At its core The Limey is a good crime revenge film with good performances from Terence Stamp and Peter Fonda. The story is intriguing, there's quite a bit of gun play going on and there's even humor thrown in here and there thanks to Stamp's use of the Cockney rhyming slang. My favorite scene is when Stamp is talking to a DEA agent, going on a hilarious tirade about how to act accordingly. The editing and Stamp's performance make this scene really great. But the style employed throughout the movie is a bit too much for me. The editing is jumping back and forth to another scene while the sound (including dialogue) from the initial scene remains; or vice versa.…
Tell him I'm fucking coming!
Man I love this movie, one of the most important movies of my life, seeing this made me love Soderbergh, and you know how it goes from there. Between the Dobbs script and Soderbergh's direction a fantastically entertaining experiment in noir storytelling unfolds with a brilliant lead performance from Terence Stamp that breaks your heart by the time of denouement. Simply wonderful.
Shockingly similar to HAYWIRE.
Terence Stamp "buggers off to the 'States" and shoots a bunch of people. It's nothing larger or deeper than that, but it's perfectly fulfilling B-movie steak and spuds.
try watching this with the soderbergh commentary as you're falling asleep... trippy...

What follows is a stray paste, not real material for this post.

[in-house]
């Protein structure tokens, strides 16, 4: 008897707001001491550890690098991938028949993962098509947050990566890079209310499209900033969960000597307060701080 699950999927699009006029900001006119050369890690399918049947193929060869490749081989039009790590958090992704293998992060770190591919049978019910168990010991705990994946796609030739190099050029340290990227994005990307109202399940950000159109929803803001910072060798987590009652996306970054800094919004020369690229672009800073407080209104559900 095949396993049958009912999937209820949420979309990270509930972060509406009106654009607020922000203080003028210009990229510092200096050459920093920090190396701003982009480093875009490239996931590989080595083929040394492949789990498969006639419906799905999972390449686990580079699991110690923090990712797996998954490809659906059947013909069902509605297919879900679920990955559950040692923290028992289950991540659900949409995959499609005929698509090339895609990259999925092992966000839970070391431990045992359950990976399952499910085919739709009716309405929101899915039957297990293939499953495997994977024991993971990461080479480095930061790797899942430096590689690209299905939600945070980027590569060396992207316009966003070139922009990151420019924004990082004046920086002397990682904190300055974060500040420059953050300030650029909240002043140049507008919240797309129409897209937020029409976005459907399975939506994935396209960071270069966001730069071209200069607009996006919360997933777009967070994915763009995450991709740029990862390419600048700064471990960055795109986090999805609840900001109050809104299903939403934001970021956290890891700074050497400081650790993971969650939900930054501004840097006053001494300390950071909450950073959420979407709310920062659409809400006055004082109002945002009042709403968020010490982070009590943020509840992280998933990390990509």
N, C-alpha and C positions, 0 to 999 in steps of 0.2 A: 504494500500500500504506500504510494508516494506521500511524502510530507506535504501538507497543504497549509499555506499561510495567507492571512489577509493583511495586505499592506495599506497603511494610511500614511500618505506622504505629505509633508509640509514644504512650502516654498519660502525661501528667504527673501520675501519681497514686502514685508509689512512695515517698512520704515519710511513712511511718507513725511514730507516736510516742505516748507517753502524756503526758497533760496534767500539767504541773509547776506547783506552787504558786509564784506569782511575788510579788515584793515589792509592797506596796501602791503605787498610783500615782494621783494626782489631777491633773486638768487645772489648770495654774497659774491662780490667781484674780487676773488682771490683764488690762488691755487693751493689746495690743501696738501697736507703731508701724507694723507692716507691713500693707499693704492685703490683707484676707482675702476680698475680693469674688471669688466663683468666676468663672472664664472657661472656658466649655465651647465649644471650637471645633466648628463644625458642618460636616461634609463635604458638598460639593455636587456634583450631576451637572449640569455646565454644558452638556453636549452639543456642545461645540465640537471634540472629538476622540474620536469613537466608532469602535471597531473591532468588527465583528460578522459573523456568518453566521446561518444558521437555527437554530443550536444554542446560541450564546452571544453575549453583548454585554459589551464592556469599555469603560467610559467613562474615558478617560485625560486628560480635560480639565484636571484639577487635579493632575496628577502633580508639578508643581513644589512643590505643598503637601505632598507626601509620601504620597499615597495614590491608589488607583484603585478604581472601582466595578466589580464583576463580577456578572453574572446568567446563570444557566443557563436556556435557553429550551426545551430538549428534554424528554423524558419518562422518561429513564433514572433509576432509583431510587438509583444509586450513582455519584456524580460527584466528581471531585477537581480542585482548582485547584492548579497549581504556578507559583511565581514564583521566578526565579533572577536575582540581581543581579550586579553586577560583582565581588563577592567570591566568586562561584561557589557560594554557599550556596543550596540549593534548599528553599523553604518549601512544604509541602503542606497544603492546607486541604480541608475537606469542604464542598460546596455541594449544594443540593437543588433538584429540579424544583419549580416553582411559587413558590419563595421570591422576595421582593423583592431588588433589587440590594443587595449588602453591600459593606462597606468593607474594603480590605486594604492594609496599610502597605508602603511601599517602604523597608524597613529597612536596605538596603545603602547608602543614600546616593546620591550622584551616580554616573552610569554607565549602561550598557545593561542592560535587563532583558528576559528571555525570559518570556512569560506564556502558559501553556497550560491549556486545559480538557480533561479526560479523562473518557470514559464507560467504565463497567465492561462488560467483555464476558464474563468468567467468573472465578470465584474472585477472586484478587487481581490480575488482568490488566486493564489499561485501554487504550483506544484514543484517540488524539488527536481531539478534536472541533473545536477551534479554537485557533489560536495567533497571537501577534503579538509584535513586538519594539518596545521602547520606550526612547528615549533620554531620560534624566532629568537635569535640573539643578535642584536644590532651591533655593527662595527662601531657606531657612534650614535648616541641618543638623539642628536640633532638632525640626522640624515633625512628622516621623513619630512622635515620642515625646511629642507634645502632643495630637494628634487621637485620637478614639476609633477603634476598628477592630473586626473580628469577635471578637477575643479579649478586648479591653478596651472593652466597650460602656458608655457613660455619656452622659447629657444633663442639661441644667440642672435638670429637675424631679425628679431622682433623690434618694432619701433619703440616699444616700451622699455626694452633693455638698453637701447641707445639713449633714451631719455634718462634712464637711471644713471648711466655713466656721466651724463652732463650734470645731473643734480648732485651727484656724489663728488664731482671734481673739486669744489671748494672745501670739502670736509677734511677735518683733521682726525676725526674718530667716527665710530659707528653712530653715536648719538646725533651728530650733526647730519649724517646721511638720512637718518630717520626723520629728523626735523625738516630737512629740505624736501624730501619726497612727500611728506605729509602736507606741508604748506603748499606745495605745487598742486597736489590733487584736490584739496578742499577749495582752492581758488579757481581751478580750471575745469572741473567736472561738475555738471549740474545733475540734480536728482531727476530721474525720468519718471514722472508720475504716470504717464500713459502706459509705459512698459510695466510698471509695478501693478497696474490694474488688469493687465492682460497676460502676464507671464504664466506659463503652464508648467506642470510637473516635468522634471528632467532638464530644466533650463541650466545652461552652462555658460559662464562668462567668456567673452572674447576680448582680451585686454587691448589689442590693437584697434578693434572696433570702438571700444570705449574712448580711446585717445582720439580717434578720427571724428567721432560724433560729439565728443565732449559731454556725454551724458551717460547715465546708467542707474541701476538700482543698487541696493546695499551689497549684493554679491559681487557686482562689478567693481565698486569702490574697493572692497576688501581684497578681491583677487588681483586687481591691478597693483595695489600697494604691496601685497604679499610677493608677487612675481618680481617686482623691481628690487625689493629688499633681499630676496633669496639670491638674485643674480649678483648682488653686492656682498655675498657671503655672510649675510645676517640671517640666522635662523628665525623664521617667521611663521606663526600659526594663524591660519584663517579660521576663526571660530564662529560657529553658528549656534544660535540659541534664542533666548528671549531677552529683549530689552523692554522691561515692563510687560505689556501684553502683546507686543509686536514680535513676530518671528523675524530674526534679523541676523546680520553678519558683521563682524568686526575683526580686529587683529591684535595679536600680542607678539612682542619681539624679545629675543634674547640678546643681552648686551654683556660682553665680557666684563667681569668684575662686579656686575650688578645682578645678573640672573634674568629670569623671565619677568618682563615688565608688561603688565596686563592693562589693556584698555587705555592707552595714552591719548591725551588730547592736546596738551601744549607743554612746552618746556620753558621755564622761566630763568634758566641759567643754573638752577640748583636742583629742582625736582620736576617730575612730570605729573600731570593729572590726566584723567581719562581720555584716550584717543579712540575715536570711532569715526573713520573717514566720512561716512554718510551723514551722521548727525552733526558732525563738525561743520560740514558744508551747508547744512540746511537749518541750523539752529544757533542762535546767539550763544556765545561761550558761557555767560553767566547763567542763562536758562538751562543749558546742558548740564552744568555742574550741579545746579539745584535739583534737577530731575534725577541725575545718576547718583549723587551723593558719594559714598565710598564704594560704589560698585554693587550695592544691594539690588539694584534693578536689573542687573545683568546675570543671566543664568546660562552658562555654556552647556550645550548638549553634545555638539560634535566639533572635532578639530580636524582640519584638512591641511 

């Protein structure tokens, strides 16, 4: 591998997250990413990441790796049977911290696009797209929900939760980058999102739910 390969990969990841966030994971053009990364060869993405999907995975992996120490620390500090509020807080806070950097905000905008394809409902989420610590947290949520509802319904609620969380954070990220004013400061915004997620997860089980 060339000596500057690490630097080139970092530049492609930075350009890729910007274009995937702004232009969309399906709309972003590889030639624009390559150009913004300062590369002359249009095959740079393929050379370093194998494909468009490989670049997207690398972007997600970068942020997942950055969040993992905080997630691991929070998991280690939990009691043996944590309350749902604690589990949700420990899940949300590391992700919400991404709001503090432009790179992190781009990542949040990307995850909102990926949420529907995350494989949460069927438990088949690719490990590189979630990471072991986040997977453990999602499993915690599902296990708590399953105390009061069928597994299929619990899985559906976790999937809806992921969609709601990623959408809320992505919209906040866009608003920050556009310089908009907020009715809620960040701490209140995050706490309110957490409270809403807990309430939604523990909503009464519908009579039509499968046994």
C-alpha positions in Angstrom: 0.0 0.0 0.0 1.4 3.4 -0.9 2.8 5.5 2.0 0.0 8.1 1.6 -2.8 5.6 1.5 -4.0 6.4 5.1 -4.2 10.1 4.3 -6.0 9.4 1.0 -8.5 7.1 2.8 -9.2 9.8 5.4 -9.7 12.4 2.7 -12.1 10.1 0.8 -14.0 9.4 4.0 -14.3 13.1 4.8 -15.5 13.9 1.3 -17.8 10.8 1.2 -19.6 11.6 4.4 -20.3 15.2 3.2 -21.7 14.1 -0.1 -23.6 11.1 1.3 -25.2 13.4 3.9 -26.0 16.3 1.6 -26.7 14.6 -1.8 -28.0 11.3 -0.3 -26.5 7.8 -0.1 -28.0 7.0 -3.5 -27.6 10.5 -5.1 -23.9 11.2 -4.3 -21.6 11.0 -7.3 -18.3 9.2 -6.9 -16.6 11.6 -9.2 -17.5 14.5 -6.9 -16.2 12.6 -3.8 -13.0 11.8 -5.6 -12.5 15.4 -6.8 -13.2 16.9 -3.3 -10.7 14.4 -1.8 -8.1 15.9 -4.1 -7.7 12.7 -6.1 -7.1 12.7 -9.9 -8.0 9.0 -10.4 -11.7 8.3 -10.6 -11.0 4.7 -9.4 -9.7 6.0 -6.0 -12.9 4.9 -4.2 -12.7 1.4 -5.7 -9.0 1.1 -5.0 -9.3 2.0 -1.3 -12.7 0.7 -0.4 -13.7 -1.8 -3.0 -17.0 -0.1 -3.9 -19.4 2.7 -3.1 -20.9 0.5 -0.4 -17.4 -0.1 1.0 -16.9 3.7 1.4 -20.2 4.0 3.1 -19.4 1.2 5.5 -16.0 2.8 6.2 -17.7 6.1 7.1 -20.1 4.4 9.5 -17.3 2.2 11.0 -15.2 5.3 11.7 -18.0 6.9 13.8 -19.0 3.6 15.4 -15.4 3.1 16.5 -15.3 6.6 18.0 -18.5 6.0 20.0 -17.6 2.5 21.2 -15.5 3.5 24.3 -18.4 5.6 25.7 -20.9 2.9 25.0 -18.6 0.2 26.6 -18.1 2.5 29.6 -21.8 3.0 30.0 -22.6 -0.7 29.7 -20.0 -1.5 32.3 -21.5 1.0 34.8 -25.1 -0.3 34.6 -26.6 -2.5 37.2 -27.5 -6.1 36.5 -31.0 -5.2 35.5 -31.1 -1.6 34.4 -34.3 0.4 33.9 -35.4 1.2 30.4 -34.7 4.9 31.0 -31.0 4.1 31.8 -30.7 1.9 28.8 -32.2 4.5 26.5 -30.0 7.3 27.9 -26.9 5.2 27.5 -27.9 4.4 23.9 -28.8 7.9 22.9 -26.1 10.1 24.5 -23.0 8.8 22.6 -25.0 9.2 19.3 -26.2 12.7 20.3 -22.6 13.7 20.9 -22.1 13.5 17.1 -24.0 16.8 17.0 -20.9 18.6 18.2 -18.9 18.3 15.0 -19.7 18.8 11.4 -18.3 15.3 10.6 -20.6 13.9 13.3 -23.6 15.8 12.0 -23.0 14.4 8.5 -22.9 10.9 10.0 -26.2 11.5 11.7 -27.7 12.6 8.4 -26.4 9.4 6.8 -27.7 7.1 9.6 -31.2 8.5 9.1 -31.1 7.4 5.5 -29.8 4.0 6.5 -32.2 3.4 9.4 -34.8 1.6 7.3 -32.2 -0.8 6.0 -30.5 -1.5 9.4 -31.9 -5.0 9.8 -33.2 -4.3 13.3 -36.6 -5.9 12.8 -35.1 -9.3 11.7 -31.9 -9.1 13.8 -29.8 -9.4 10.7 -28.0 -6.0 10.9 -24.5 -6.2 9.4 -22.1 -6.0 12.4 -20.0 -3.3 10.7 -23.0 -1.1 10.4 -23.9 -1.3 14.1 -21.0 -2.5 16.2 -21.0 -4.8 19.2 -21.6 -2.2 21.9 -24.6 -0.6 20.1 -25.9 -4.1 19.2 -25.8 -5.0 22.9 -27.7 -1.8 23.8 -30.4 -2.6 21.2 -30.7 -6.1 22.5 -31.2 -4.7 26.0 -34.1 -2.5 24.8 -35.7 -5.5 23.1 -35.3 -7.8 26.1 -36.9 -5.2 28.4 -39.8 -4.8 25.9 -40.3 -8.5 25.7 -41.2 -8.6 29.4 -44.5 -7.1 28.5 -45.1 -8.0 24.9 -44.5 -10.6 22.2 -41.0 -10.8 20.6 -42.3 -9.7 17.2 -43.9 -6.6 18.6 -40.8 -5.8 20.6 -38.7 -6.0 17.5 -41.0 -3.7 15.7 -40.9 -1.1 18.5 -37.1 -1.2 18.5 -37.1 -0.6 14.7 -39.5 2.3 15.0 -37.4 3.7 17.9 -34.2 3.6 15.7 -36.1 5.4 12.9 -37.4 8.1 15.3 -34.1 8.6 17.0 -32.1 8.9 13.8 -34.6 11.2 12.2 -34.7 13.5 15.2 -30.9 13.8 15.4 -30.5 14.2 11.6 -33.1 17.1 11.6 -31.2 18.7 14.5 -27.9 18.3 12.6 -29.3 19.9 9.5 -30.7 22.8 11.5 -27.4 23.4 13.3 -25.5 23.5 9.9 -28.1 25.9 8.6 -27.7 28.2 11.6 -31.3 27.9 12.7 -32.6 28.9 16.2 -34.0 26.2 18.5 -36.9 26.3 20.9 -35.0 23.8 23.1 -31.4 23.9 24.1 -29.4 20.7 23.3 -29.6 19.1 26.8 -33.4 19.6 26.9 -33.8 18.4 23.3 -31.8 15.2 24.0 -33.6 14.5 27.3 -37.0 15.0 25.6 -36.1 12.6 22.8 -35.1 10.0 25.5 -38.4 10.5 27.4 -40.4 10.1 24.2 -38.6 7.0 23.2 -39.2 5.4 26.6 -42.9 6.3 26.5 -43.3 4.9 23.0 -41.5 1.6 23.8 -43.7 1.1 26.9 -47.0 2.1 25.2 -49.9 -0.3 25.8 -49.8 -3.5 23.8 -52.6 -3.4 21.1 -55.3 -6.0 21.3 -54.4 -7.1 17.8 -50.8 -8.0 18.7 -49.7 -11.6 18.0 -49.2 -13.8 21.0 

Lean as meat, potatoes and vodka, but then the meat has some fat, the potatoes are soaked in olive oil, and the vodka is Grey Goose.
sexy beast's little brother
Steven "fuck standard narrative" Soderbergh gets his Point Blank on. Style is supported (elevated) by Stamp, who regardless of the role, is able to convey a monologue's worth of emotion and information with a facial expression, and Fonda at his loosest and best. Dunno how much it adds up to, but it's a hell of a ride while it lasts.
REVIEW: The Limey
A Volatile British Ex-Con Makes His Way To Los Angeles To Investigate The Death Of His Daughter. Stylish and Introspective, The Limey Is An Odd, Moody Neo-Noir That Confuses and Dazzles Simultaneously. Terence Stamp Plays Wilson, The Main Character and His Performance Is Versatile. He Can Let Loose Moments of Coolness, Stoicness, Compassion and Violent Outbursts With No Trouble At All. Peter Fonda's Performance In This Film Is Dynamic. Like Stamp, His Ability To Transition From One Emotion To The Next Is Seamless. Lesley Ann Warren and Luis Guzman Do Good In Their Supporting Roles. The Direction By Steven Soderbergh Is Smooth, The Editing Is Includes Eccentric Juxtapositions That Didn't Always Work For Me and The Screenplay/Story Is A Smooth Yet Dark, Character Driven Crime Drama. Blimey, The Limey Is Robin Hood.
7.5 Out Of 10 On The Slate Scale
Terence Stamp oozes hard nut in this clever revenge flick by stylish director Steven Soderbergh.
After the death of his daughter, ex-con Wilson tracks down the man he feels is responsible in search of the truth and a little bit of justice.
The films editing is astounding, flipping from now, back to then, over to ten minutes time, back 30 years, back to now, conjuring up a real sense of Wilson's reflecting in his actions, his thoughts, his choices and his memories, making this simple story a lot more appealing than a run of the mill revenge flick.
For five years, film critic Scott Tobias compiled "The New Cult Canon" in a regular column for The A.V. Club…
Inspired by Christian Childress, please recommend films that you love down in the comments below and I'll try and watch…